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Skaldic Poetry of the Scandinavian Middle Ages

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Sturla Þórðarson (Sturl)

13th century; volume 2; ed. Kari Ellen Gade;

3. Hrafnsmál (Hrafn) - 20

Skj info: Sturla Þórðarson, Islandsk skjald og historiker, 1214-84 (AII, 101-29, BII, 112-36).

Skj poems:
1. Þverárvísur
2. Þorgilsdrápa
3. Hrynhenda
4. Hákonarkviða
5. Hrafnsmál
6. Hákonarflokkr
7. En drape om Magnús lagaböter
8. Lausavísur

The life of Sturla Þórðarson (Sturl) is chronicled in Sturlunga saga (Stu). He was born on 29 July 1214 as the second son of Þórðr Sturluson and his concubine Þóra, and he was the younger brother of Óláfr hvítaskáld Þórðarson (Ólhv). In his early years he spent much time with his uncle, the poet, historian and lawspeaker Snorri Sturluson (SnSt, d. 1241), and later he took an active part in the events that played out before and after the collapse of the Icel. Commonwealth. Sturla was lawspeaker in Iceland 1251-2 and lawman, appointed by the Norw. king, 1272-82. In 1263 he went to Norway where he met King Magnús lagabœtir ‘Law-mender’ Hákonarson (d. 1280). After an initially very cool reception, the king commissioned him to write the saga of Magnús’s father Hákon Hákonarson (d. 1264) and also that of Magnús himself. Sturla later became the retainer (hirðmaðr, skutilsveinn) of Magnús and brought the law code Járnsíða ‘Ironside’ from Norway to Iceland in 1271. The story of Sturla’s journey to Norway in 1263 and his dealings with Magnús is recounted in Sturlu þáttr (StÞ), preserved in a version of Stu. In addition to the sagas of Hákon Hákonarson (Hák) and the no longer extant saga of his son Magnús lagabœtir (only two leaves are preserved in AM 325 X 4°), Sturla is the author of Íslendinga saga (Ísls) and of a redaction of Landnámabók (Ldn, in AM 107 folˣ = Stˣ). Some scholars believe that he may have been responsible for the extant redaction of Kristni saga (Kristni) (see LH 1894-1901, II, 98-105, 717-43), and he is also mentioned as an informant by the author of Grettis saga Ásmundarsonar (Gr; see ÍF 7, 157, 226, 289). Like his uncle, Snorri, and his brother, Óláfr, Sturla was a prolific poet. According to Skáldatal (SnE 1848-87, III, 256, 260, 272, 279, 384-96), he composed poems in honour of the Norw. kings Hákon Hákonarson and Magnús lagabœtir Hákonarson, and also about the Swed. jarl Birgir Magnússon (d. 1266). Nothing is preserved of Sturla’s panegyrics to the latter, but two sts from his poetry to Magnús are recorded in Hák (see Magnússdrápa (Sturl Magndr) below). The bulk of Sturla’s poetic oeuvre about Hákon Hákonarson is interspersed with the prose in Hák: Hrynhenda (Sturl Hryn), Hákonarkviða (Sturl Hákkv), Hrafnsmál (Sturl Hrafn) and Hákonarflokkr (Sturl Hákfl). In addition to these encomia, Sturla composed poetry about events and dignitaries in Iceland: namely Þverárvísur (Sturl ÞvervIV) and Þorgilsdrápa (Sturl ÞorgdrIV), both of which have been edited in SkP IV. That is also the case with his lvv. (Sturl Lv 1-4IV). One fragment which earlier eds assigned to Hryn (earlier st. 22) has been edited in SkP III as Sturl FragIII. Sturla died on 30 July 1284 and was buried in the Church of S. Peter at Staðarhóll.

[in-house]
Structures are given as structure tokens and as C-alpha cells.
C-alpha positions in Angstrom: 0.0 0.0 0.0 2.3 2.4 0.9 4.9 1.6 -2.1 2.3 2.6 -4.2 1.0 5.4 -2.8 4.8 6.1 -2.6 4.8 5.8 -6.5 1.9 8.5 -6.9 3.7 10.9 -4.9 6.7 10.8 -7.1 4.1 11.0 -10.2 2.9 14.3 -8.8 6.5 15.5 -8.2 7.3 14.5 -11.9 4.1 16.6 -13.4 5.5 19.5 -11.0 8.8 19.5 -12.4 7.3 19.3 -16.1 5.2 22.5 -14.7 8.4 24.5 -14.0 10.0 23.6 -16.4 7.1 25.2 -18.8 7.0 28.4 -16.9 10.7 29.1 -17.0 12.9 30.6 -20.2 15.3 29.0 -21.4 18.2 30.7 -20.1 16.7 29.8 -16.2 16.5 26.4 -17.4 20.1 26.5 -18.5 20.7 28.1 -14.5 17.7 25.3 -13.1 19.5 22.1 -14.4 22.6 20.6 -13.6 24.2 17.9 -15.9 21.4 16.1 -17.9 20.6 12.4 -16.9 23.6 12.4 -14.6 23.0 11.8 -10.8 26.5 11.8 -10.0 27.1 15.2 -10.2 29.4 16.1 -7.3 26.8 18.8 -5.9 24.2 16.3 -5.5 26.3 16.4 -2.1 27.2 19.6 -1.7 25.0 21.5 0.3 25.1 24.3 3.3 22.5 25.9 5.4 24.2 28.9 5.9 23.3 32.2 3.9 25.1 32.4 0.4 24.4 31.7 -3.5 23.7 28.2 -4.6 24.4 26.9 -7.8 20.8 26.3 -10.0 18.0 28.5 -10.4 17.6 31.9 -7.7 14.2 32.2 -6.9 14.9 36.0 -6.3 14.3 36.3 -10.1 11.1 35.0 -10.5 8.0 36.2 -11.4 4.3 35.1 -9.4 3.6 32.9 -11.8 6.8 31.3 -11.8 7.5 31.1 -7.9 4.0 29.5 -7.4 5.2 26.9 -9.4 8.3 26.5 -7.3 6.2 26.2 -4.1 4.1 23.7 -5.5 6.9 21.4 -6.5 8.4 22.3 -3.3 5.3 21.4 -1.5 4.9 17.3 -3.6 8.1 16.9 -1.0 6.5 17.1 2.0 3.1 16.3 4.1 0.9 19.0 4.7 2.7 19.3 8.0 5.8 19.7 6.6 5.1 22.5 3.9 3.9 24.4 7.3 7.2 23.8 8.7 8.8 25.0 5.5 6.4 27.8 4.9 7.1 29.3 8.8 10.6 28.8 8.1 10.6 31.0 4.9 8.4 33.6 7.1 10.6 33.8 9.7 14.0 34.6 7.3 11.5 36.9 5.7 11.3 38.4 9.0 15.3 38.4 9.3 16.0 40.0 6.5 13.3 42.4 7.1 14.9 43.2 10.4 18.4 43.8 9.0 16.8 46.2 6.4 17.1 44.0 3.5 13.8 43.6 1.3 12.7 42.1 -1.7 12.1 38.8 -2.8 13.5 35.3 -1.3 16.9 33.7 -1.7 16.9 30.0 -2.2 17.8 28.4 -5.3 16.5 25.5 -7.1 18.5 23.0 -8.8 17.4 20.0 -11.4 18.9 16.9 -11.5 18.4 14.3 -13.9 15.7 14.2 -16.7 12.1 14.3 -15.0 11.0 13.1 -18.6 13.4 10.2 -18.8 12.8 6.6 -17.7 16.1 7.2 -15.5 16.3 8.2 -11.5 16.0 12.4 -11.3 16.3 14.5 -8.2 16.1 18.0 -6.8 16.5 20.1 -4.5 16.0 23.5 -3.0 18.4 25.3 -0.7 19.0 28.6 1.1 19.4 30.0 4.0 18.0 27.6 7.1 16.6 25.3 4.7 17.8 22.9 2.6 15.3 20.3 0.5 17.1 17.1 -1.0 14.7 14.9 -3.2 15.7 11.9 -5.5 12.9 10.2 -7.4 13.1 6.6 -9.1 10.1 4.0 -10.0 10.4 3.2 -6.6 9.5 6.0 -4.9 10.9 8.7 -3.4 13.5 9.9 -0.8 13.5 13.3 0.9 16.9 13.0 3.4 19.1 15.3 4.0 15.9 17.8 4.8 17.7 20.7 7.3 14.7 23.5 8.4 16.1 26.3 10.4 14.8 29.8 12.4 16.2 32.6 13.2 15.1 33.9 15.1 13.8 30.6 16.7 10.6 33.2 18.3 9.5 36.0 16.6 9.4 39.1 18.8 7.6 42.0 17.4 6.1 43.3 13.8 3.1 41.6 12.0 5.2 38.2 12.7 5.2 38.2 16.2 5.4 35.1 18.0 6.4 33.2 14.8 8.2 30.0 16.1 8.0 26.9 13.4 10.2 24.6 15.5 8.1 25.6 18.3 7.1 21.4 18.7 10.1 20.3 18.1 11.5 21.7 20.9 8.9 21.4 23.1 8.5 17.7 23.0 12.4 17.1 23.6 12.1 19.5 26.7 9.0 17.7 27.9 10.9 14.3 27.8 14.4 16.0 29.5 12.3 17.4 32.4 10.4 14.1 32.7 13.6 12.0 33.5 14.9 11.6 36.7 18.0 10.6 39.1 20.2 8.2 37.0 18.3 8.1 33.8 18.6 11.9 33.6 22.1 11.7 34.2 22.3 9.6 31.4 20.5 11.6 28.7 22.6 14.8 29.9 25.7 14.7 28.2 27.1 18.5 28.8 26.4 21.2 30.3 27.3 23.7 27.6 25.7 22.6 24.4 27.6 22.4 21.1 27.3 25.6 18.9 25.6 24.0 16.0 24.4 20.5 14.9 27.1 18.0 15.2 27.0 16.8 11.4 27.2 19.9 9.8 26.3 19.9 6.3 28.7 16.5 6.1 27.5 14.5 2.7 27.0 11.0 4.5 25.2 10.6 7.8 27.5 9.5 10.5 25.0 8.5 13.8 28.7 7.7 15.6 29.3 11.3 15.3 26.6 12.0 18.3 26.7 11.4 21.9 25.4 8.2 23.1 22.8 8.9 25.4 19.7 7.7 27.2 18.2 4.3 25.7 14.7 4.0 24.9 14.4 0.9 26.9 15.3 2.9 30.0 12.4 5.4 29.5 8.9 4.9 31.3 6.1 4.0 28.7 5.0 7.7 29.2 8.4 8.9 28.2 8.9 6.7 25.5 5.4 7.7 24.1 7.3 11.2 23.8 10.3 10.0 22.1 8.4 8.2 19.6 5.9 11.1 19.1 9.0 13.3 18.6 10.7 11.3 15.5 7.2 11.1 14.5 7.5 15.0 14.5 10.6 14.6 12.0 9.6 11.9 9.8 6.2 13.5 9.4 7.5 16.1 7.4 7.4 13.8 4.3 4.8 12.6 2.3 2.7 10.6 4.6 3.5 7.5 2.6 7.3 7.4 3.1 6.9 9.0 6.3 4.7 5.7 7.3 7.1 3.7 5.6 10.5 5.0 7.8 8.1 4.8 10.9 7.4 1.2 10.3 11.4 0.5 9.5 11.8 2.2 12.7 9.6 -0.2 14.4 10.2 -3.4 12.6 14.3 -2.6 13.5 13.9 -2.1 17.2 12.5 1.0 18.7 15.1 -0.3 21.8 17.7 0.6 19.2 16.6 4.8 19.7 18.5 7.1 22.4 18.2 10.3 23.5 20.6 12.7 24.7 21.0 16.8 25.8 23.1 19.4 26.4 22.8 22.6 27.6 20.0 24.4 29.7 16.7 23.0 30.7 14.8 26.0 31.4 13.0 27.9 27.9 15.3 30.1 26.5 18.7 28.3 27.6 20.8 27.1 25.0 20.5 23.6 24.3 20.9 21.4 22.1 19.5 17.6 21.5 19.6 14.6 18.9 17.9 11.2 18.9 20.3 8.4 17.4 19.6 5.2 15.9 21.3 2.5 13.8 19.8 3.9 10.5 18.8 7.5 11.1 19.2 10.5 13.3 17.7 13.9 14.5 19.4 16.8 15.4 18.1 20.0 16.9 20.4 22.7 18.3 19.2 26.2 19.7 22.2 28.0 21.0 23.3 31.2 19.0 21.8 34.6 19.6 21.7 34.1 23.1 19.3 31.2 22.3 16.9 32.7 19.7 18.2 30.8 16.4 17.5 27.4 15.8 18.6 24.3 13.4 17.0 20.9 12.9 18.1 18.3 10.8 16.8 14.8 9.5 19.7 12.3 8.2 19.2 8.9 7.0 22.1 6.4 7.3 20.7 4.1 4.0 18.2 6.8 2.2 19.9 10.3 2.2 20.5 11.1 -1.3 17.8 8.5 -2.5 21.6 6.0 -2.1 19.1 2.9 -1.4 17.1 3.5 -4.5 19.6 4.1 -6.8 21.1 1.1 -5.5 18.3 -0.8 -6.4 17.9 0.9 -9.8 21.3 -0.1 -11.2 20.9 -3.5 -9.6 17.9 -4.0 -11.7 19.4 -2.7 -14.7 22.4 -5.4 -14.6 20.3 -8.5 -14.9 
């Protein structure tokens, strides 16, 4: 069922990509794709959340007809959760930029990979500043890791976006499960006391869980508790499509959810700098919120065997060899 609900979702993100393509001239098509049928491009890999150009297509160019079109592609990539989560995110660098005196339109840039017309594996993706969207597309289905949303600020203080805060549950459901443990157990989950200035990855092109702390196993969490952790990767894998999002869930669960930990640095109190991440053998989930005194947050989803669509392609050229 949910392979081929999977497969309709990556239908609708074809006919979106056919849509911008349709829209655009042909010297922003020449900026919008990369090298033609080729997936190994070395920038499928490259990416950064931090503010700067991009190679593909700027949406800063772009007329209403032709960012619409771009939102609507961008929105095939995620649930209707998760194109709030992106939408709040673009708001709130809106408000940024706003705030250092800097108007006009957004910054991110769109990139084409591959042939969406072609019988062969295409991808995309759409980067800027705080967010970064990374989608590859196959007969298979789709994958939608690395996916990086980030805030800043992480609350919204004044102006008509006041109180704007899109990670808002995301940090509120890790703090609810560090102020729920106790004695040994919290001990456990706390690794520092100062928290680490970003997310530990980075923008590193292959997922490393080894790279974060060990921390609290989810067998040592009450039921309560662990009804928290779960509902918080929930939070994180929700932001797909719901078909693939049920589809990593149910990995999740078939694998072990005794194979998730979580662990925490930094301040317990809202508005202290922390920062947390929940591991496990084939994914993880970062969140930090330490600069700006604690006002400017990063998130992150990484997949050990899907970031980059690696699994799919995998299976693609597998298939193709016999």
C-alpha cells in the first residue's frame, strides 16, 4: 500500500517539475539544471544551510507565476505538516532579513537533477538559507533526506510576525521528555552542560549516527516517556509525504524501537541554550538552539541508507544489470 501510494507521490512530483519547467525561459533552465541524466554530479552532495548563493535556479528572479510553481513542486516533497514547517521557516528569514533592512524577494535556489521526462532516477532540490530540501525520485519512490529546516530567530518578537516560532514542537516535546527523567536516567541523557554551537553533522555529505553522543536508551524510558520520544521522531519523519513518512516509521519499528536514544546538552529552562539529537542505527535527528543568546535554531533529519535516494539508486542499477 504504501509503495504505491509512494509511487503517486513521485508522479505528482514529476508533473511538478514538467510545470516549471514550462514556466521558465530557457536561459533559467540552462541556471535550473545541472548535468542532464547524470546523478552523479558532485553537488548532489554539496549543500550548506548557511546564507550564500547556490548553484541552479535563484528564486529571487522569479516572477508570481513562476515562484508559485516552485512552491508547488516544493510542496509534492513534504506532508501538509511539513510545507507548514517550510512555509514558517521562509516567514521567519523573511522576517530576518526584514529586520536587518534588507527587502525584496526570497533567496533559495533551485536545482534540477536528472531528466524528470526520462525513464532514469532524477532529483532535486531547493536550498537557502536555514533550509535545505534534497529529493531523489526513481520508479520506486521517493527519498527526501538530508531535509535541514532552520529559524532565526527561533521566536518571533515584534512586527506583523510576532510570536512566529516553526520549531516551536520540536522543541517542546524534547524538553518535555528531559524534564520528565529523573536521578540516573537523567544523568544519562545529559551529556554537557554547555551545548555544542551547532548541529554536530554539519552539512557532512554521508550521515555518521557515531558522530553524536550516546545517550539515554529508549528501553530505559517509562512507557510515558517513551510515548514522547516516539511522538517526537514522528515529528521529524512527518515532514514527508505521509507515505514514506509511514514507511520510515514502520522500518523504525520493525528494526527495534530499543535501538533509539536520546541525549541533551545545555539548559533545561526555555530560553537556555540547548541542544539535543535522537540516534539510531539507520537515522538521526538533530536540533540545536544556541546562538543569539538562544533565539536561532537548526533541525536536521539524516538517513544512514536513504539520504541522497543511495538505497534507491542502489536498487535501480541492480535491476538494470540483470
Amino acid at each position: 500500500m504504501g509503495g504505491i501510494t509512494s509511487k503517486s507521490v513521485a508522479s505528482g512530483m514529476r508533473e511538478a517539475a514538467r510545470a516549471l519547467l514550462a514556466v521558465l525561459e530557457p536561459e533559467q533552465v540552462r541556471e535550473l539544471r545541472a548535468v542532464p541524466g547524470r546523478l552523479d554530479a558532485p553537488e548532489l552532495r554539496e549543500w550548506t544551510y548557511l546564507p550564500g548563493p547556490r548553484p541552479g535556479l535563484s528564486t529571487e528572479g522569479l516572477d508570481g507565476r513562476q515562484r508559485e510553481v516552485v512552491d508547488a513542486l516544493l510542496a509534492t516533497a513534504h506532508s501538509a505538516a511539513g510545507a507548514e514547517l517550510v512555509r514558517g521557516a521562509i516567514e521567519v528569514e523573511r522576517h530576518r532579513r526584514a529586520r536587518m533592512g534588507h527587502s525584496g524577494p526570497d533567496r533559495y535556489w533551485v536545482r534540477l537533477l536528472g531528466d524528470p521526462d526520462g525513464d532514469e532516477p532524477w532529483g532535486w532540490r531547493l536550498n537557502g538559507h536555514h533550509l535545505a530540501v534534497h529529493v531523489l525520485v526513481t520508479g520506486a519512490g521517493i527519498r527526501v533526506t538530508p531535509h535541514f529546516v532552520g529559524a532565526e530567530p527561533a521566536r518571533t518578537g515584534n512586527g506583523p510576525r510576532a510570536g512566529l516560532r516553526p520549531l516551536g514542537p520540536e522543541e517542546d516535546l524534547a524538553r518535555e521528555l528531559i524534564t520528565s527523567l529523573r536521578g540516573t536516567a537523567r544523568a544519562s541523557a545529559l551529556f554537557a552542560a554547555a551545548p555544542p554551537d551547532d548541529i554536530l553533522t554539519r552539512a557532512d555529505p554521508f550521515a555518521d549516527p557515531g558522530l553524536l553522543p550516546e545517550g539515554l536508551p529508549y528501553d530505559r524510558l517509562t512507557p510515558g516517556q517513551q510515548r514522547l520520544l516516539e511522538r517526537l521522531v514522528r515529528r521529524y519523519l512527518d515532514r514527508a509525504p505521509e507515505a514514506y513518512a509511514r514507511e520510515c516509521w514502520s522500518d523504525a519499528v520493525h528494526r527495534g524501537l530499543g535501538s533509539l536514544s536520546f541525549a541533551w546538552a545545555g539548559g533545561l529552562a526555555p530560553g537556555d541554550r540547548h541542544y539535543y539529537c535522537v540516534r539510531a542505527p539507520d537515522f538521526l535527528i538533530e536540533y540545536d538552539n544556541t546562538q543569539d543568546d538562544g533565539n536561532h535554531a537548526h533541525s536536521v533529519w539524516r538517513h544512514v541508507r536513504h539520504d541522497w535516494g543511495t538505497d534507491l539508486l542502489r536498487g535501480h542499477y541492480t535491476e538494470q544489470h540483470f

Hrafnsmál — Sturl HrafnII

Kari Ellen Gade 2009, ‘(Introduction to) Sturla Þórðarson, Hrafnsmál’ in Kari Ellen Gade (ed.), Poetry from the Kings’ Sagas 2: From c. 1035 to c. 1300. Skaldic Poetry of the Scandinavian Middle Ages 2. Turnhout: Brepols, pp. 727-45.